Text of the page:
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Body Style Information: The Atlas GP38 is made in China and has always been made in China. These mechanisms run fine but the first releases (1996) do not support drop in decoders. Both versions use a dual-flywheel, split frame chassis with a 5-Pole skew-wound motor.
DCC Information: Early Chinese versions are DCC-friendly requiring a complicated split-board DCC install. Later versions are DCC-Ready accepting a 1 Amp N Scale Mobile Decoder for Atlas N-Scale GP40-2, U25B, SD35, Trainmaster, B23-7 and others (DN163A0) from digitrax.com. Unfortunately, the only way to tell which kind you have is to remove the shell and check the chassis. If it has two small lightboards, you have an old one in your hand. A single long lightboard indicates a DCC-Ready chassis.
Prototype Information: The EMD GP38 is a 4-axle diesel-electric locomotive built by General Motors Electro-Motive Division between January 1966 and December 1971. The locomotive's power was provided by an EMD 645 16-cylinder engine which generated 2,000 horsepower (1.49 MW). The company built 706 GP38s for North American railroads. In 1972, it was replaced by an updated model, the GP38-2.
In those days, railroad modelers had to assemble and build everything from scratch. Steve Jr. created a "switch kit" which sold so well, that the entire family worked on them in the basement at night, while doing business as usual in the machine shop during the day.
Subsequently, Steve Jr. engineered the stapling of rail to fiber track, along with inventing the first practical rail joiner and pre-assembled turnouts and flexible track. All of these products, and more, helped to popularize model railroading and assisted in the creation of a mass-market hobby. The budding entrepreneur quickly outgrew the limitations of a basement and small garage operation. Realizing they could actually make a living selling track and related products, Steve and his father had the first factory built in Hillside, New Jersey at 413 Florence Avenue in 1947. On September 30, 1949, the Atlas Tool Company was officially incorporated as a New Jersey company.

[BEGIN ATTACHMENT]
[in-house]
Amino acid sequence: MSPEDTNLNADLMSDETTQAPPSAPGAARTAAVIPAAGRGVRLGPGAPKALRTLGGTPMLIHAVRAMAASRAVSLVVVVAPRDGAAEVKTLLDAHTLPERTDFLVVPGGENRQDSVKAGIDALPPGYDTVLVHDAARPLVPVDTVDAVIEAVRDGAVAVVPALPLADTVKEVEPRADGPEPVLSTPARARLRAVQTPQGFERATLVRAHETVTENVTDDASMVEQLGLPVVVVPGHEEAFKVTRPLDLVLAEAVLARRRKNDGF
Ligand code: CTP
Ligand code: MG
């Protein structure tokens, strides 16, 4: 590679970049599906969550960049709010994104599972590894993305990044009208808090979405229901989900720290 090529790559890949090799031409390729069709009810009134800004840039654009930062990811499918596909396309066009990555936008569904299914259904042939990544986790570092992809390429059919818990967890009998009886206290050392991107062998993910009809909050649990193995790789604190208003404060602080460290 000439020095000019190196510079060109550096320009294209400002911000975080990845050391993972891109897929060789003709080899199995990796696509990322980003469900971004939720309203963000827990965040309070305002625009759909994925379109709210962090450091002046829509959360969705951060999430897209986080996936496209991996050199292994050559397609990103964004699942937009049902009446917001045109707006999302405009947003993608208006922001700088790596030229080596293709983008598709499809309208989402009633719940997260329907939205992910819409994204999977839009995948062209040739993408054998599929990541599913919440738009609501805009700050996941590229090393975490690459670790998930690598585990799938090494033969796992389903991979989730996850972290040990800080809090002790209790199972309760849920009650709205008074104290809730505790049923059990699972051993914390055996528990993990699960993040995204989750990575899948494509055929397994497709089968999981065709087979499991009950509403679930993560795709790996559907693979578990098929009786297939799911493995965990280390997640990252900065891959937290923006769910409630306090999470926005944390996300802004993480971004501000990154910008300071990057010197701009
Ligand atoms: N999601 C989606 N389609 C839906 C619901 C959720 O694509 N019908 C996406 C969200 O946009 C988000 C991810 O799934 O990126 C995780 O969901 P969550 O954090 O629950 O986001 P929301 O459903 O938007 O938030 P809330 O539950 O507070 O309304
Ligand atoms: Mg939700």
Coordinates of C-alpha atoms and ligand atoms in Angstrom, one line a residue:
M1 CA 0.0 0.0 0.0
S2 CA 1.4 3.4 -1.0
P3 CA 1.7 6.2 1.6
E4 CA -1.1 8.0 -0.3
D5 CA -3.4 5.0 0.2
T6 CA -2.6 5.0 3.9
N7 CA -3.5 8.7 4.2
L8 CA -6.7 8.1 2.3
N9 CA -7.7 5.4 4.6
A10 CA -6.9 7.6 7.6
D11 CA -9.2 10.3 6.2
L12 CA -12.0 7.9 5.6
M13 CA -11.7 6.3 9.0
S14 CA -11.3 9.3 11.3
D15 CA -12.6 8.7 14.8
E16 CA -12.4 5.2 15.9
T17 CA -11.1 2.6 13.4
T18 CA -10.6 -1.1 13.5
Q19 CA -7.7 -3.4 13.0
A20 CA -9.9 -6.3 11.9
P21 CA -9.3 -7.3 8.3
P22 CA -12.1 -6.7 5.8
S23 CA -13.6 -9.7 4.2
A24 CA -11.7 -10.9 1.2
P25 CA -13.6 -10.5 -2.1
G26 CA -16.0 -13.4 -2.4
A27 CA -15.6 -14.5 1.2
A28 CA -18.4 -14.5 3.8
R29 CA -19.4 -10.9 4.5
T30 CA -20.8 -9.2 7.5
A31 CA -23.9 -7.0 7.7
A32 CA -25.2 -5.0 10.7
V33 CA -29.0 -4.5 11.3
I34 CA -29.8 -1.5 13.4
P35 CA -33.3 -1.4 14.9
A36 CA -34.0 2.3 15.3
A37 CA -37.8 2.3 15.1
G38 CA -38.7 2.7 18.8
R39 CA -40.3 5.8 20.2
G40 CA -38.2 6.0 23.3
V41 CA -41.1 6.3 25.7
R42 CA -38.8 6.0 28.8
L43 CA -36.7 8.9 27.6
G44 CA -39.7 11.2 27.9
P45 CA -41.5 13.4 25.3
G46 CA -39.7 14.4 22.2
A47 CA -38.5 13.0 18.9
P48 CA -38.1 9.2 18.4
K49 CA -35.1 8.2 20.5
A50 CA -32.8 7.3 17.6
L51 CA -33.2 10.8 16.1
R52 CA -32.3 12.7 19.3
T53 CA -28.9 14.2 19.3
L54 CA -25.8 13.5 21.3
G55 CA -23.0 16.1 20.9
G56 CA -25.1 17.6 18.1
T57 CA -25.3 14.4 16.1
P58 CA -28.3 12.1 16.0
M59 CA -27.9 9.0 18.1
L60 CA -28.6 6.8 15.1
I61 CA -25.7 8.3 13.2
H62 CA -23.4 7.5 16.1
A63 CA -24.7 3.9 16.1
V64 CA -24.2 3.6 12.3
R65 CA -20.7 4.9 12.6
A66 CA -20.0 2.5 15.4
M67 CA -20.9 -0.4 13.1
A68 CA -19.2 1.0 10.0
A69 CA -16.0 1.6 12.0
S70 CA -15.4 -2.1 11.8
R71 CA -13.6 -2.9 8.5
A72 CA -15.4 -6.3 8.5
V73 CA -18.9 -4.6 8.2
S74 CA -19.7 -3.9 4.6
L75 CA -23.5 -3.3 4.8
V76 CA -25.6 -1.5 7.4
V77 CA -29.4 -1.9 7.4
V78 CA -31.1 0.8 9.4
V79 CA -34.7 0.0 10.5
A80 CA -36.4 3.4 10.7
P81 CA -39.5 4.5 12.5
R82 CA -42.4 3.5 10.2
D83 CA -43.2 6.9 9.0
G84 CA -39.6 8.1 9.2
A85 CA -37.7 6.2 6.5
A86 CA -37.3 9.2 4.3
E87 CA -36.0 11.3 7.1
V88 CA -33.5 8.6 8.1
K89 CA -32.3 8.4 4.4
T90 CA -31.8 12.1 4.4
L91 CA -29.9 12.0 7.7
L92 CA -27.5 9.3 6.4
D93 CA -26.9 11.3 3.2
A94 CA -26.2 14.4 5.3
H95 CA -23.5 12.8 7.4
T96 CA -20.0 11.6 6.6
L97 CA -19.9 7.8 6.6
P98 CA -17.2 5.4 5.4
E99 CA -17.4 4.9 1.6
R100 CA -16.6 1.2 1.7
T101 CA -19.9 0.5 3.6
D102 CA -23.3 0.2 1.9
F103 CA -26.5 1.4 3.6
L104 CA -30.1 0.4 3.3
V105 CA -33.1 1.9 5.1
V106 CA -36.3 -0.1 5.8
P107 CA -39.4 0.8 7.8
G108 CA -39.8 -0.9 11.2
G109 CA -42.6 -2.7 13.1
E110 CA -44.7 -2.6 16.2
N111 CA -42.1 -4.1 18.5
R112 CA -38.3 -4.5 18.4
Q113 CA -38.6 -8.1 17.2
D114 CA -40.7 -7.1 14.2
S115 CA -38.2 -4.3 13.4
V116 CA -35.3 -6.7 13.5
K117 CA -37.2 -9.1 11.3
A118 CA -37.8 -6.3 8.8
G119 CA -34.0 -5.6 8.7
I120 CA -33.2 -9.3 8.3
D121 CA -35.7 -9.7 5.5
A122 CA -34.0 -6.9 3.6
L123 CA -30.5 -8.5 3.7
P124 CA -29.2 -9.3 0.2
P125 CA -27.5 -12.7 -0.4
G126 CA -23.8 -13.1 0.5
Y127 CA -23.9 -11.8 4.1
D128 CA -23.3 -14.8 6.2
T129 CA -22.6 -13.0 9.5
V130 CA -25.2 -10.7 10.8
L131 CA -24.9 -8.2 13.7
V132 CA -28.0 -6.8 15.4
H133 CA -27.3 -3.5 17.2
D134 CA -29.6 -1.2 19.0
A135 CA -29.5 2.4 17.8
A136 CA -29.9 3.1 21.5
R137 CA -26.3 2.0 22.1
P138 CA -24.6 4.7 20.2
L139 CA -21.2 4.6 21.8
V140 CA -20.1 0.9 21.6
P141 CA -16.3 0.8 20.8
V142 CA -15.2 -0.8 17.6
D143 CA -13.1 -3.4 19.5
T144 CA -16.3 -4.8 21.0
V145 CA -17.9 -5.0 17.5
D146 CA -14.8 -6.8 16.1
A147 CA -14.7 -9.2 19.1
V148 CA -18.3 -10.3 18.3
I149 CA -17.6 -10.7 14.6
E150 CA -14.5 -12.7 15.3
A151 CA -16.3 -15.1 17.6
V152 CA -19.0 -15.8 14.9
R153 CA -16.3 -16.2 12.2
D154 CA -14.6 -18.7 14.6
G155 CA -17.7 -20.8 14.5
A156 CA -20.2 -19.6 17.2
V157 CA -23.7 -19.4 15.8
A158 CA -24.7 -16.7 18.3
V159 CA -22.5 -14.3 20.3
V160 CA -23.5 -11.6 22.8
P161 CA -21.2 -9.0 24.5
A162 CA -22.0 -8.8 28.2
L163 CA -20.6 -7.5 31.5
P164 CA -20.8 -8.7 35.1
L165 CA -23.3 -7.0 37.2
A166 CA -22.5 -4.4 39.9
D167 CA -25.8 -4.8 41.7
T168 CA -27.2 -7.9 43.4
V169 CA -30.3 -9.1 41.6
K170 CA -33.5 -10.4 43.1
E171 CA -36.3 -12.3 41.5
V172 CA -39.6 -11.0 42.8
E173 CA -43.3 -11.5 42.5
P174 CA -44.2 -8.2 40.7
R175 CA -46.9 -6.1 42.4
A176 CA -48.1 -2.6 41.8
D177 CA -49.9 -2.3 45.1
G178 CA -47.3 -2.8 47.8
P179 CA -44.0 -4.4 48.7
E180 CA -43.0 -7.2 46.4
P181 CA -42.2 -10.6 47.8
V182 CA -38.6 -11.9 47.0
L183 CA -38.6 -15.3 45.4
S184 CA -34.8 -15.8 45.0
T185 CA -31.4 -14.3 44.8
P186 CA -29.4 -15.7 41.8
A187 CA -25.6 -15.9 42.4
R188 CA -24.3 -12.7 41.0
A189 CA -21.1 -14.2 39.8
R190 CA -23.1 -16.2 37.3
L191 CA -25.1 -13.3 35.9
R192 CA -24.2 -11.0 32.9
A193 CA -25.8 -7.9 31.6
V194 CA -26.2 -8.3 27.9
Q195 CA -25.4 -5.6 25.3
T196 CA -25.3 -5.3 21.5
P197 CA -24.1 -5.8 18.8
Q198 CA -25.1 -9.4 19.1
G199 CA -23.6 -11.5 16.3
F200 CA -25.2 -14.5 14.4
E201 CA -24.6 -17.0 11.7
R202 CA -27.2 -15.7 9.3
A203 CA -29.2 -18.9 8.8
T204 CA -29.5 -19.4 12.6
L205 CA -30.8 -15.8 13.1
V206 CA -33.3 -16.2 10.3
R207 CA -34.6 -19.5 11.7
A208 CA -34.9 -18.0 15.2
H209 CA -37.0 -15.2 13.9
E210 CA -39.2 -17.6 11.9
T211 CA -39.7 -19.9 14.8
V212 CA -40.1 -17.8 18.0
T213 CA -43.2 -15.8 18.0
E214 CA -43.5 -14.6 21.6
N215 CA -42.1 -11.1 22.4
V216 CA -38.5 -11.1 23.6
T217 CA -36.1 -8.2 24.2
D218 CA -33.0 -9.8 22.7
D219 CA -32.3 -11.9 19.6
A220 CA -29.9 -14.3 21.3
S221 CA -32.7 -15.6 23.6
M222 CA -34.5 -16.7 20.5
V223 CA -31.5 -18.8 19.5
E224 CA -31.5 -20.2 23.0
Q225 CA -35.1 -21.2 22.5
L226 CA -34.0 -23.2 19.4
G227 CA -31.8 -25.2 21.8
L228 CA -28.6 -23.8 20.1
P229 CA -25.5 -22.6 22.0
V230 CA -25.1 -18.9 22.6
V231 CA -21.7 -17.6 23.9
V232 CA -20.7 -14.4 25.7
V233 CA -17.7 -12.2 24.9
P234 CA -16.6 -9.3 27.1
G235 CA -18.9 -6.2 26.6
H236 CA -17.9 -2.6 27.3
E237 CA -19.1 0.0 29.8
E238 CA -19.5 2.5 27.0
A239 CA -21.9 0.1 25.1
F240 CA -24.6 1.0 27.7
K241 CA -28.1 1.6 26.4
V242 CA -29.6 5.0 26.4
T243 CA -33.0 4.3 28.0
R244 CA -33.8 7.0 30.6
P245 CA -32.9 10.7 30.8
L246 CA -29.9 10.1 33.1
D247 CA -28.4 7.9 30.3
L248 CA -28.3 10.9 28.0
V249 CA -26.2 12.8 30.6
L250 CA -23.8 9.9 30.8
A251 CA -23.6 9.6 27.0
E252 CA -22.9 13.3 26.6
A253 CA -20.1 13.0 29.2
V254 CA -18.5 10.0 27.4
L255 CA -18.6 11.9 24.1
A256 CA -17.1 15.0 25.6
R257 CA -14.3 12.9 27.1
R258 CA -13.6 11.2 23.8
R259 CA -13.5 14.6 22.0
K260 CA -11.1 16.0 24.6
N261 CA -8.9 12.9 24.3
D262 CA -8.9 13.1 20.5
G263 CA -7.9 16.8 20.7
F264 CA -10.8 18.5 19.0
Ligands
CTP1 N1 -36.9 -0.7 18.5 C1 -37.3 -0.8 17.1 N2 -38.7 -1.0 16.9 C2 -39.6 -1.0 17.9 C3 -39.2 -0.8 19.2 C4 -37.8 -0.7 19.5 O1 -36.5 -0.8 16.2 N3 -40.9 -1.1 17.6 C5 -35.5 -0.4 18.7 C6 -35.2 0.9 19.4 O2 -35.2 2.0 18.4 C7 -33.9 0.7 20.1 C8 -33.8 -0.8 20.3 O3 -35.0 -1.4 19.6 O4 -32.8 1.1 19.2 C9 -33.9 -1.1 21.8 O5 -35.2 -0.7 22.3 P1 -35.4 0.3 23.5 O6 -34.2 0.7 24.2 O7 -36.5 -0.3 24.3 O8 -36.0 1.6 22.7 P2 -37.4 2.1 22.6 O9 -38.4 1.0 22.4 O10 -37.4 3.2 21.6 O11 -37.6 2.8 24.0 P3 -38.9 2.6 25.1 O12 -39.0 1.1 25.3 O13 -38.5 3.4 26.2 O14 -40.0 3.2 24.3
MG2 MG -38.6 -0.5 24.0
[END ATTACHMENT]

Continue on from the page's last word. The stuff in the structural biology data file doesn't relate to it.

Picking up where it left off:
In 1985, Steve was honored posthumously for his inventions by the Model Railroad Industry Association and was inducted into the Model Railroad Industry Hall of Fame in Baltimore, Maryland. In addition, Steve was nominated and entered into the National Model Railroad Association Pioneers of Model Railroading in 1995.
In the early 1990s, the Atlas Tool Company changed its name to Atlas Model Railroad Company, Inc.
Item created by: gdm on 2016-09-06 08:29:47
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